Fair. But then the captain is ultimately accountable for the performance of the whole.

Old hang-ups continue to linger. It is a tournament in which strike rates have been of minimal importance, seeing as it has mainly been played on wickets that could not resemble the roads of the Pakistan Super League any less. Undulating pitches require thinking cricket, which is where Pakistan fell down.

The “RizBar” axis of Babar and Mohammed Rizwan is still being spoken about as being too sedentary. In this tournament, Rizwan was scoring at 90.90 and Babar Azam at 101.66. Clearly, nowhere near their PSL peaks.

But they did not need to be. Take South Africa as an example. They made it through to the Super Eights by topping their group with four wins out of four. And yet not one of their players was striking at as much as a run a ball.

Quinton de Kock was hitting at 97.95, David Miller at 96.19, and Tristan Stubbs 82.95. They just found the right way to win, not by sticking to the macho brand of batting that they are more readily associated with. Pakistan, by contrast, found ways to lose.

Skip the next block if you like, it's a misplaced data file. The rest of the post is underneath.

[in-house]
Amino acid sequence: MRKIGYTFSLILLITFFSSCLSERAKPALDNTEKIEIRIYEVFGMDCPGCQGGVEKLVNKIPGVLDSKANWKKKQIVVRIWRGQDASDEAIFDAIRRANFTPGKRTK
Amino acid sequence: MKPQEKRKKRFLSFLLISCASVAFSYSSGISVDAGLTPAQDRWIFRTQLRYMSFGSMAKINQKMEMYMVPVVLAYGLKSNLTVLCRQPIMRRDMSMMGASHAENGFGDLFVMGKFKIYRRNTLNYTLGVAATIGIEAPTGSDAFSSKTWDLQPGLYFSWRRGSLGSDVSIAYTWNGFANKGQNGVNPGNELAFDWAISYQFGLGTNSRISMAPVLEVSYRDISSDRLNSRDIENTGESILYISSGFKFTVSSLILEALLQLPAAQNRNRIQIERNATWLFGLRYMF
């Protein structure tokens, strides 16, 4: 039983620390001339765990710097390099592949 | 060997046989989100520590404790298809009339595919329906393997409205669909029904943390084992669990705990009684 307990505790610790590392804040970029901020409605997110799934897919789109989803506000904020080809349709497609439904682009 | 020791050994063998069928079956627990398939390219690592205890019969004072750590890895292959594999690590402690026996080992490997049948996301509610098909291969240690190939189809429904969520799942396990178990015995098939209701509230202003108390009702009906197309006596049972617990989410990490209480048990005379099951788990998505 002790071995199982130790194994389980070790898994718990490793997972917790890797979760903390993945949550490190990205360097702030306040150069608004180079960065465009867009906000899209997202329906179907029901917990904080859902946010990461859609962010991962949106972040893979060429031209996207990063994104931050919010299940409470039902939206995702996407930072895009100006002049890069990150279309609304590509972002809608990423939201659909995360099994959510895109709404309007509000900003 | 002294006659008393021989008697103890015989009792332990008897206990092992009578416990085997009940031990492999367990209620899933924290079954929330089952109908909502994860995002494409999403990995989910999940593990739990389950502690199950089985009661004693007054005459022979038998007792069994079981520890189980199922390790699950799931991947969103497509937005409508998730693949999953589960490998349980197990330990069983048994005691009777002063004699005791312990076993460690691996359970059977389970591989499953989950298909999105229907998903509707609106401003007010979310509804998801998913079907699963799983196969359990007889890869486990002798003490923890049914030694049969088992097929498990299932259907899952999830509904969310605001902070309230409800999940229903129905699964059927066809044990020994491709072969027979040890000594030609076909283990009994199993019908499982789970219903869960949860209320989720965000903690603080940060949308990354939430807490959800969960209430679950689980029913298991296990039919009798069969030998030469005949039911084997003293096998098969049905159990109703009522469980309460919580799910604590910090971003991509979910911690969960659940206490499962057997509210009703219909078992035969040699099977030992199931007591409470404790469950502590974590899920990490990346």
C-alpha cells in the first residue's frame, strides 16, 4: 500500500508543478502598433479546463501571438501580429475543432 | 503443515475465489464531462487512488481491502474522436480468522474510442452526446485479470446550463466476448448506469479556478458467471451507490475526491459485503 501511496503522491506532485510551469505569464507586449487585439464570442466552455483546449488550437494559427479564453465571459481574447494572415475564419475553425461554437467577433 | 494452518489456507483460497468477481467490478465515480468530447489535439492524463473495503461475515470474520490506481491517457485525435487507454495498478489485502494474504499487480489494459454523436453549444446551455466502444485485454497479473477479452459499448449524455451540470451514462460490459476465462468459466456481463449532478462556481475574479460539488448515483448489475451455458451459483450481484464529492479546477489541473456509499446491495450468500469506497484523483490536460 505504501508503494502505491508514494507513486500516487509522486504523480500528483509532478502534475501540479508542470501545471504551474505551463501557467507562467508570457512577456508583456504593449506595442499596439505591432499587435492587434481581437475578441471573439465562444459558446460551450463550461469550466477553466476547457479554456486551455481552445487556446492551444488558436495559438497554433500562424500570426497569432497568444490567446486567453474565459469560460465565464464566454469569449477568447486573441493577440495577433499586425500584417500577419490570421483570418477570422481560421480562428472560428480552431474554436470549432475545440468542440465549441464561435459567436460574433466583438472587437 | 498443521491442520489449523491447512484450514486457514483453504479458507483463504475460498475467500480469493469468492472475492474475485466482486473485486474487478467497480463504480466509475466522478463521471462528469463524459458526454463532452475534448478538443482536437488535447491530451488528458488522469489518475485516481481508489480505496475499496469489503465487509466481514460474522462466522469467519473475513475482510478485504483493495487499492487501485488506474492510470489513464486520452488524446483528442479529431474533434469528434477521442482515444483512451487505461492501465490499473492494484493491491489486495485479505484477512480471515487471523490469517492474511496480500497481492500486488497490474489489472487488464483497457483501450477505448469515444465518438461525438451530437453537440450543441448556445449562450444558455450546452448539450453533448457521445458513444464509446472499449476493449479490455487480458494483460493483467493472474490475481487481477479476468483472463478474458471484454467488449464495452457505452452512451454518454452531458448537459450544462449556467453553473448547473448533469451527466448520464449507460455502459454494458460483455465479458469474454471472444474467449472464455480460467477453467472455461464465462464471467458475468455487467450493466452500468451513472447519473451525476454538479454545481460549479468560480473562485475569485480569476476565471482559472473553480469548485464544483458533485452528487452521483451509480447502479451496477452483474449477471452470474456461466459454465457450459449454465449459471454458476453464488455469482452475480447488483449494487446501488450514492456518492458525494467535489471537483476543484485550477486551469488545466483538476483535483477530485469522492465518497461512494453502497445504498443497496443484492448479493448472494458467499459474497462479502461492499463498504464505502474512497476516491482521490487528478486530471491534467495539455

Admittedly, they are being judged on just two defeats – the shock on opening day against the United States in Dallas, and the capitulation from a winning position in New York against India.

But even in the wins over Canada and Ireland they were unconvincing. As Shaheen said after picking up the player of the match award against Ireland, they are not playing the cricket their country demands.

There is always a lot of noise from outside the Pakistan team when they are struggling. But there are plenty of talking heads within the setup itself now, with Gary Kirsten newly in charge as coach, Babar as captain, Shaheen having had a taste of the same office, plus plenty of others besides.

Someone needs to be held accountable. With all that collective IQ, Pakistan should not be playing such mindless cricket as they showed at this World Cup.

Updated: June 17, 2024, 6:06 AM